Cheerleading Enters Forefront of Concussion Issue


When most people think about concussions they only allow one sport to enter their mind: football.  As we have documented numerous times before, football is just one of the many athletic activities that put athletes at risk for sustaining a concussion. Much of the general public thinks that the male athletes are the only ones suffering concussions, though that is not the case whatsoever; females are just as susceptible.  According to Dr. Comstock, of the Ohio State University College of Medicine, girls suffer concussions at a higher rate than males.

One specific activity has been shown to have a significant rate of injury in females (and what most people will be surprised to learn) is cheerleading.

The question as to whether cheerleading qualifies to be recognized as a sport continues to be debated, but from my perspective (and what others should consider) it does not matter. The athletes involved in cheerleading should be provided the same health care that other athletes are provided with; they should be treated the same.  There is no doubt in my mind that these girls (and boys) perform very intricate techniques and are at serious risk of injury.

New Jersey has recently passed a law requiring schools to implement a head injury safety training program which must be completed by the school physician, an athletic trainer, and all of the coaches involved. The issue is that cheerleading is not considered a sport by NJSIAA or the NFHS.  For this reason, cheerleading coaches are not required to complete this training program.  Schools must make sure that these coaches are included, for it is important for them to recognize the dangers and risks of concussions with regards to their individual sport.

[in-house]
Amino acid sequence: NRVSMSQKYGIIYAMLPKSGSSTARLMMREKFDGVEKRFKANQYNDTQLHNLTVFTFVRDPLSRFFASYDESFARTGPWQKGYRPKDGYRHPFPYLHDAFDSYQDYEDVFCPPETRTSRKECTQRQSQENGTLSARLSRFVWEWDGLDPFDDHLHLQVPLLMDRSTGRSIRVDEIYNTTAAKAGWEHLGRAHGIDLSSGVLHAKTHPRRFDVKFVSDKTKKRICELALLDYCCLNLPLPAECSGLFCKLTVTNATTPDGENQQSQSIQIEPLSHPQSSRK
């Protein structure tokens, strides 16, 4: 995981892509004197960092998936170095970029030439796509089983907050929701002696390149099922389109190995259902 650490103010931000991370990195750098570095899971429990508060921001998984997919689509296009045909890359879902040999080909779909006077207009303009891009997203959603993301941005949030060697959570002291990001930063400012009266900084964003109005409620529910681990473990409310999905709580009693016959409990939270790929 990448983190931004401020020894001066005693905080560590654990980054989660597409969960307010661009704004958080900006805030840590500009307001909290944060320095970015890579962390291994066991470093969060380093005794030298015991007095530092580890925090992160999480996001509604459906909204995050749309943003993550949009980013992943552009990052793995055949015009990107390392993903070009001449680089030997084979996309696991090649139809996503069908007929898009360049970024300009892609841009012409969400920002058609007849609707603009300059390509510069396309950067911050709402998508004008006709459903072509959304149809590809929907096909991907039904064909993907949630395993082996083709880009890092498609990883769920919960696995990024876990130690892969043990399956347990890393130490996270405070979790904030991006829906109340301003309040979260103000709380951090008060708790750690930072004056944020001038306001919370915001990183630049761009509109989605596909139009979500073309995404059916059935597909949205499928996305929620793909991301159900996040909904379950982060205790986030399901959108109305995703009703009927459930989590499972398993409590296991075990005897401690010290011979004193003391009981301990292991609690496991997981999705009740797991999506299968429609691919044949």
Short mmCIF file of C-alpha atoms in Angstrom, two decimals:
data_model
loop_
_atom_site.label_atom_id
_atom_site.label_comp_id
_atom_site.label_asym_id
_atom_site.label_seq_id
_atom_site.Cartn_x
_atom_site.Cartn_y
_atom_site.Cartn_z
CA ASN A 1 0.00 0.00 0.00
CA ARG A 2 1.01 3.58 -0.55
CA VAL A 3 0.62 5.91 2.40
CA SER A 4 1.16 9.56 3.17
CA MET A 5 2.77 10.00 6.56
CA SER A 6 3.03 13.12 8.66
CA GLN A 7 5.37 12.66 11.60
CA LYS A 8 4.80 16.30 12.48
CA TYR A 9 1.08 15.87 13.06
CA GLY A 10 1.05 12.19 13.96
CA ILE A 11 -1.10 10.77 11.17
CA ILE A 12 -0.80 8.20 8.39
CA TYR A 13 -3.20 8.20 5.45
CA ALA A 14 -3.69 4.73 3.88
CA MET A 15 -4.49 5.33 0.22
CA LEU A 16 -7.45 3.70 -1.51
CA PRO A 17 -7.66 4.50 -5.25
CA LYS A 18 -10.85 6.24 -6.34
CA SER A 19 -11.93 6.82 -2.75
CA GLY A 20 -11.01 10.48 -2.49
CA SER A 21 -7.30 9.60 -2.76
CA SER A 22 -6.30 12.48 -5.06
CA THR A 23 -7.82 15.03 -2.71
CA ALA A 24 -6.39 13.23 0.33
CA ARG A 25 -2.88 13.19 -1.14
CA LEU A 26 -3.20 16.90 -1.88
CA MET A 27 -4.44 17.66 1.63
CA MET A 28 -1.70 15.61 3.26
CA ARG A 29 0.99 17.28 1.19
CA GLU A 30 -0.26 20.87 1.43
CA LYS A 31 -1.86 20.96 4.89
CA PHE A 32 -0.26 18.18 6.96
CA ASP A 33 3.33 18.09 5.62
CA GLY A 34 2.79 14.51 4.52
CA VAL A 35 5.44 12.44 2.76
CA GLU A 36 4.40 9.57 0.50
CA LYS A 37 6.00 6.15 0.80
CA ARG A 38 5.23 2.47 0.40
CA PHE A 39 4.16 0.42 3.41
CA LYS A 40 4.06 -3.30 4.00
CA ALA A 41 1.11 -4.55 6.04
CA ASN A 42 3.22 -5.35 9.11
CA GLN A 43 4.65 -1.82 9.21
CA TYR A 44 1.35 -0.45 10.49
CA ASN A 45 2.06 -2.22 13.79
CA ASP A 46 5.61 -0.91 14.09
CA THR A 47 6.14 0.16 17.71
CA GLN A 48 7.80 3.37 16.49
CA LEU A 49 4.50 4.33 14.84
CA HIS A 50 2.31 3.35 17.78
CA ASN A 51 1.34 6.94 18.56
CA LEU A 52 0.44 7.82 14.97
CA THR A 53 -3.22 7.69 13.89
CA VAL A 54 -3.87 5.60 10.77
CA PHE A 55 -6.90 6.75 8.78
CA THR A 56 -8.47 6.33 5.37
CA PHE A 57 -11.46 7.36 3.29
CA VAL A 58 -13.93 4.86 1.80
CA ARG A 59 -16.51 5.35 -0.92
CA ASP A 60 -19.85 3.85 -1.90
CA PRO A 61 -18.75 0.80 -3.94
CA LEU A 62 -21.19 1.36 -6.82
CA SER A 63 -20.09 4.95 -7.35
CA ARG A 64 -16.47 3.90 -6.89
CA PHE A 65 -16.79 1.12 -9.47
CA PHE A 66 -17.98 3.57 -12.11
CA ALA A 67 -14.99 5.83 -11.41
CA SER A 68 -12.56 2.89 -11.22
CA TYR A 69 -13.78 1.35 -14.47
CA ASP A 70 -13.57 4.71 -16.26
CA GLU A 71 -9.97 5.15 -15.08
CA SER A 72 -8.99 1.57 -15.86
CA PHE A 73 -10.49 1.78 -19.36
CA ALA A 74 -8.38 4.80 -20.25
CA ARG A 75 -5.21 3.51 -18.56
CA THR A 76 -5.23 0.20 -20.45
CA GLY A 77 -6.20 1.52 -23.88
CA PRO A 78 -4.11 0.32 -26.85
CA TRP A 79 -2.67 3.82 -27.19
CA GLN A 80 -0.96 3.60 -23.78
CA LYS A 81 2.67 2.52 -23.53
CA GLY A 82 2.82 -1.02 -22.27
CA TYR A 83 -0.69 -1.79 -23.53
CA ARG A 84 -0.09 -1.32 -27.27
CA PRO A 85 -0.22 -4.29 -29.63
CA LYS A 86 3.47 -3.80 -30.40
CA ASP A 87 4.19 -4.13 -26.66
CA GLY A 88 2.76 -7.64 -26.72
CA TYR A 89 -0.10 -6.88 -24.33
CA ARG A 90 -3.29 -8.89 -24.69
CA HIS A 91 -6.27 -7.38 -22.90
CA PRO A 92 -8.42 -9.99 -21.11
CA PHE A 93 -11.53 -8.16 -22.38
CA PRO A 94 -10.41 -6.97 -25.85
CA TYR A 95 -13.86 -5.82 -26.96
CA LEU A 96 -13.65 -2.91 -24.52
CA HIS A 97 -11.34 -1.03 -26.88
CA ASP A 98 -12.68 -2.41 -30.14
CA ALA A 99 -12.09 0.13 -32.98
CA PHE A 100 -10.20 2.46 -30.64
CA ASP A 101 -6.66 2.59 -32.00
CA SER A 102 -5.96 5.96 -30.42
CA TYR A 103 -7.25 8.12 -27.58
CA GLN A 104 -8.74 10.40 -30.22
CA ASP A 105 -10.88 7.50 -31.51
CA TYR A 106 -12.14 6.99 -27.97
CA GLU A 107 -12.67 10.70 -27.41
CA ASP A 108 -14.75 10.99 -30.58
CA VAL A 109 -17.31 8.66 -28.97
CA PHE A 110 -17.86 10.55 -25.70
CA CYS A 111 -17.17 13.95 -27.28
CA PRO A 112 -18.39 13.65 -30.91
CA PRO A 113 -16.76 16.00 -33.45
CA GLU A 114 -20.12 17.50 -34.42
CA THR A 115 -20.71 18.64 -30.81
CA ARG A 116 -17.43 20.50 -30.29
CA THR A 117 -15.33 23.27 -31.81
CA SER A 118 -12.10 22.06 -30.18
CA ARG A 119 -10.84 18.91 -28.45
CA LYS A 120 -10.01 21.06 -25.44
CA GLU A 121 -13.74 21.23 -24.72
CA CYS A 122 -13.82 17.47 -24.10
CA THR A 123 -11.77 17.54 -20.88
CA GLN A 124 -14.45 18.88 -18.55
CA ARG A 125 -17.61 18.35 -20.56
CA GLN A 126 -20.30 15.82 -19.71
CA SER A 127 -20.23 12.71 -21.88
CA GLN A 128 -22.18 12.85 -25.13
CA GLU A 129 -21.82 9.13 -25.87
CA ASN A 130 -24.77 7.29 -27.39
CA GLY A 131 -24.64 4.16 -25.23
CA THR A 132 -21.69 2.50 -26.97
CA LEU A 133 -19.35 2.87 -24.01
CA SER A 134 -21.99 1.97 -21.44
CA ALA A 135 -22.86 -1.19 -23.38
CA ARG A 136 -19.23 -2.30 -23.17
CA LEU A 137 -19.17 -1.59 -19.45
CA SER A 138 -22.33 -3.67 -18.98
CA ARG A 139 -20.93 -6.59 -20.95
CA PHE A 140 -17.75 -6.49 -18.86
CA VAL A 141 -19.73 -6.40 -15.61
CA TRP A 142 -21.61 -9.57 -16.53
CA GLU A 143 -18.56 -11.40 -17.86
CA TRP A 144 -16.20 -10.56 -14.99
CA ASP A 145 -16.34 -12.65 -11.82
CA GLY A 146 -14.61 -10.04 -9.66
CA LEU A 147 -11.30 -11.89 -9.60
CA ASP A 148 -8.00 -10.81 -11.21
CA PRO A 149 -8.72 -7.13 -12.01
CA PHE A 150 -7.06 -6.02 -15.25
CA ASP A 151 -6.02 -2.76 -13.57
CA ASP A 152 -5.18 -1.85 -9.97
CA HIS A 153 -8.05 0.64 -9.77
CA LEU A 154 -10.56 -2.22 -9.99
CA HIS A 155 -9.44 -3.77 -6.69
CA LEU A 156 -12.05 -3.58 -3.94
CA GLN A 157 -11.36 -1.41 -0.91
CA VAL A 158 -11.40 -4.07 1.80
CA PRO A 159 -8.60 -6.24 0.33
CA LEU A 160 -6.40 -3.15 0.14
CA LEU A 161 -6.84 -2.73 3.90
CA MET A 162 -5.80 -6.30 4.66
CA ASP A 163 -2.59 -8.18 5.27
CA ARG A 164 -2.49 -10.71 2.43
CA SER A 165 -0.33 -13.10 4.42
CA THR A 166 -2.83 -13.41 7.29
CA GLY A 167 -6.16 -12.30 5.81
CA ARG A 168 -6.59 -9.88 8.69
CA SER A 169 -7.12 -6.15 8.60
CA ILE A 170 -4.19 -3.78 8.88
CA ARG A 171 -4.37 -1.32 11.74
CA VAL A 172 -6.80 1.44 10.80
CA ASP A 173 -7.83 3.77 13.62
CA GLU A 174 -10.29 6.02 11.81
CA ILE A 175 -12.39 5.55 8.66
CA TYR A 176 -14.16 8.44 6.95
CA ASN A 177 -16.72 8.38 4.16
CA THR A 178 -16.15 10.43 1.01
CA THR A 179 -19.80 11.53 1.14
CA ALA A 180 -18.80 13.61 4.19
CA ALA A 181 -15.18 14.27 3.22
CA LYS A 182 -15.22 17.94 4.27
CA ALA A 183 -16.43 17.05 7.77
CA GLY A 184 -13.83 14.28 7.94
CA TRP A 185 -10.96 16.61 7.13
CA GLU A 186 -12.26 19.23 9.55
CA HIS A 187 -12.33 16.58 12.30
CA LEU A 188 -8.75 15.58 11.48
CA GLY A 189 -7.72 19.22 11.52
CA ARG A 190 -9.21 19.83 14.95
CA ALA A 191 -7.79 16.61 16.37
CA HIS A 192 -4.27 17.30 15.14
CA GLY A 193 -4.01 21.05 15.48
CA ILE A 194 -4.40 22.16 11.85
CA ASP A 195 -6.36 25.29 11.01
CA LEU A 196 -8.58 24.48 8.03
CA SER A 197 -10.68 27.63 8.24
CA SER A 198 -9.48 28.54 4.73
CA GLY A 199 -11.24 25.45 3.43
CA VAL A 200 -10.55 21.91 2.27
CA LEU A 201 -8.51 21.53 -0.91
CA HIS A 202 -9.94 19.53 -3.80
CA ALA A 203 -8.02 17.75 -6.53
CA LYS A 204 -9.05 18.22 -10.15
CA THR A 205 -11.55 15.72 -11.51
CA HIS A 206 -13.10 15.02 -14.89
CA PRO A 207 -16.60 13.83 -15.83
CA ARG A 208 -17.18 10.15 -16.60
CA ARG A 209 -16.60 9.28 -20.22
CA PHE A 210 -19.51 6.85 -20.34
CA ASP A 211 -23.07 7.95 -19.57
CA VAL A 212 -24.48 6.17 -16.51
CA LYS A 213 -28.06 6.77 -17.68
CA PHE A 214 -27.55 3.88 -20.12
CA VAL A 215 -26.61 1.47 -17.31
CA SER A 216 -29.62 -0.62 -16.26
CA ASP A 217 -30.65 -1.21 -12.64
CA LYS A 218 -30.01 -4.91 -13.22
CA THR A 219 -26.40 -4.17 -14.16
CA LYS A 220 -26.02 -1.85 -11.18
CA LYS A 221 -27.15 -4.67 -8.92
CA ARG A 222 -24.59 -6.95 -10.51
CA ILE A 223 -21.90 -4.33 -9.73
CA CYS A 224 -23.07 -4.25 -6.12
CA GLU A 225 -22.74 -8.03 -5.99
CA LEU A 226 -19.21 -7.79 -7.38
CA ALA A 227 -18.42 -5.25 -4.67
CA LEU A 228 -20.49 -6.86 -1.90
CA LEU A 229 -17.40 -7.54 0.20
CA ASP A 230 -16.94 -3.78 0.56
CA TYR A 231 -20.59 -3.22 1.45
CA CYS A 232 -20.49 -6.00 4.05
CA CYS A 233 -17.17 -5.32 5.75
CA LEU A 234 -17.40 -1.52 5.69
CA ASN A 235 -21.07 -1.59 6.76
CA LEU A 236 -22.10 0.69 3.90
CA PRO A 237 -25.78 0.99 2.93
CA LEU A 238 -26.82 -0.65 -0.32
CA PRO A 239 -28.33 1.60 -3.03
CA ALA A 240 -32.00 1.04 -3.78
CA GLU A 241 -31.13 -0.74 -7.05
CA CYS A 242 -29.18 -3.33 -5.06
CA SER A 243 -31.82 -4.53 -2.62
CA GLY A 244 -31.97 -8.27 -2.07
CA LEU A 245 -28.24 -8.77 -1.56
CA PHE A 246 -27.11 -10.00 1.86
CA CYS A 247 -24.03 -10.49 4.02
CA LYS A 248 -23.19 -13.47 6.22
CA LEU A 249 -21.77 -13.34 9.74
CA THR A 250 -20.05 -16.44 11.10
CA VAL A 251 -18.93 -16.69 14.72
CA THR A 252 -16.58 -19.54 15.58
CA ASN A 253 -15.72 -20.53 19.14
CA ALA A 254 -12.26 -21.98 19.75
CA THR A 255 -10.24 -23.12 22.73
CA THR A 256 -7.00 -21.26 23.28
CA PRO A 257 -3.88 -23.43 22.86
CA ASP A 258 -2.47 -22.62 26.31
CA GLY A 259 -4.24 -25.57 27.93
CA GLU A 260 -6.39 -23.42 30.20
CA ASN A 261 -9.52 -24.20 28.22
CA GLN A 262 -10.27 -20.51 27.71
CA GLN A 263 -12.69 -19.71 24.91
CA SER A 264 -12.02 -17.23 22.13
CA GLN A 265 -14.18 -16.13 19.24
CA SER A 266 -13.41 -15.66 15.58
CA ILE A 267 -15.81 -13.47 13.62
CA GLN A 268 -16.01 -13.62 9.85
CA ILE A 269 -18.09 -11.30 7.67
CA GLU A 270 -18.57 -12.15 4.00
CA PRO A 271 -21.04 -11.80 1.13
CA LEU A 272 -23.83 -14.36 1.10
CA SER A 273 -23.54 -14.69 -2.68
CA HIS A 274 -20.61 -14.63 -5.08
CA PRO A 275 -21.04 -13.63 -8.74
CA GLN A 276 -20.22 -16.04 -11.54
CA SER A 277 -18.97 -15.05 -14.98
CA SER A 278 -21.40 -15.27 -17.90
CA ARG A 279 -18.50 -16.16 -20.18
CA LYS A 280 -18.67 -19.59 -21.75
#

Patrick Diegan, an assemblyman who played a role in the legislation, stated…

“At every sporting event, there is a possibility of an athlete sustaining a concussion.”

It is time that administrators, parents, coaches, and athletes understand concussions are an athletic issue.  They are not only a football problem or a hockey problem; they are potential threats to any sport at any age.  We must continue to work not only in the prevention of concussions, but also in the proper management of the injury overall.

Every athlete deserves an athletic trainer.

SOURCE-“Cheerleading enters forefront of concussion issue

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3 thoughts on “Cheerleading Enters Forefront of Concussion Issue

  1. Kurt February 4, 2011 / 08:06

    Even though the NJSIAA doesn’t consider cheerleading a sport, I treat them the same as my other athletes (i.e. pre-participation physicals, ImPACT testing etc.). This of course means that our coaches will also be held to the same requirements as our traditional sports coaches. Until they stop doing athletic movements, and just go back to siting on the bleachers with their pom-poms, they will get treated the same as all my other athletes.

    • Dustin Fink February 4, 2011 / 08:34

      In Illinois there is a Competitive Cheerleading season and state series. It is a sport out here, and with the athletic movements they do (as Kurt said) they should be treated as such. Over my years as a high school athletic trainer I have seen some of the nastiest concussions in cheerleading. In fact my most difficult case this school year, out side of the football kid, was a cheerleader.

  2. Shawn May 7, 2011 / 16:10

    I am a varsity and all star cheerleader and I have sustained 2 concussions within 3 weeks and 3 concussions withing 2 years while cheering. It has been 8 months since my last concussion. I can no longer remember things, such as things I study for a test in school, and I also can’t process information. It’s so crazy!

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